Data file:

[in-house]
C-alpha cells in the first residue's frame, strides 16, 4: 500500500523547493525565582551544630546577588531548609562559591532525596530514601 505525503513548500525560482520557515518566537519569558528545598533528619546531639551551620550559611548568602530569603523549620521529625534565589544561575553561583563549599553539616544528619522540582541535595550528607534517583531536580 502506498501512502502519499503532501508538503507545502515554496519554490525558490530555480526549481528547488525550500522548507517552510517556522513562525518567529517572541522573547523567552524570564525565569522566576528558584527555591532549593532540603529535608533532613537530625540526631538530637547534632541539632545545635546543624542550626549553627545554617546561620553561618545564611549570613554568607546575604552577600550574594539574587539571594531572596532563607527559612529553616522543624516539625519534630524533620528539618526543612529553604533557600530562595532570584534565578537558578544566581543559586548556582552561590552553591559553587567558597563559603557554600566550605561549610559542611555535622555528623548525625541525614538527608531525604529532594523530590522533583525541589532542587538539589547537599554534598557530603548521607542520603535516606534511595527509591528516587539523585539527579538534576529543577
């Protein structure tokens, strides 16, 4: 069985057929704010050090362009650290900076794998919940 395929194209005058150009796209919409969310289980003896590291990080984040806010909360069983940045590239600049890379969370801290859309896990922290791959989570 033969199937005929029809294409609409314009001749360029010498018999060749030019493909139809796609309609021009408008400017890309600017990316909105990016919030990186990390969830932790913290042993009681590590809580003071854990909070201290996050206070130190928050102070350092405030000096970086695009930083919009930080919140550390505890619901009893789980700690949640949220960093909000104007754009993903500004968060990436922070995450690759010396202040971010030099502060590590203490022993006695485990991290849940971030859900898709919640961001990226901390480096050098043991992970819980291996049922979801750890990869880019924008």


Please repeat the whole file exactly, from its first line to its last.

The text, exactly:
[in-house]
C-alpha cells in the first residue's frame, strides 16, 4: 500500500523547493525565582551544630546577588531548609562559591532525596530514601 505525503513548500525560482520557515518566537519569558528545598533528619546531639551551620550559611548568602530569603523549620521529625534565589544561575553561583563549599553539616544528619522540582541535595550528607534517583531536580 502506498501512502502519499503532501508538503507545502515554496519554490525558490530555480526549481528547488525550500522548507517552510517556522513562525518567529517572541522573547523567552524570564525565569522566576528558584527555591532549593532540603529535608533532613537530625540526631538530637547534632541539632545545635546543624542550626549553627545554617546561620553561618545564611549570613554568607546575604552577600550574594539574587539571594531572596532563607527559612529553616522543624516539625519534630524533620528539618526543612529553604533557600530562595532570584534565578537558578544566581543559586548556582552561590552553591559553587567558597563559603557554600566550605561549610559542611555535622555528623548525625541525614538527608531525604529532594523530590522533583525541589532542587538539589547537599554534598557530603548521607542520603535516606534511595527509591528516587539523585539527579538534576529543577
């Protein structure tokens, strides 16, 4: 069985057929704010050090362009650290900076794998919940 395929194209005058150009796209919409969310289980003896590291990080984040806010909360069983940045590239600049890379969370801290859309896990922290791959989570 033969199937005929029809294409609409314009001749360029010498018999060749030019493909139809796609309609021009408008400017890309600017990316909105990016919030990186990390969830932790913290042993009681590590809580003071854990909070201290996050206070130190928050102070350092405030000096970086695009930083919009930080919140550390505890619901009893789980700690949640949220960093909000104007754009993903500004968060990436922070995450690759010396202040971010030099502060590590203490022993006695485990991290849940971030859900898709919640961001990226901390480096050098043991992970819980291996049922979801750890990869880019924008």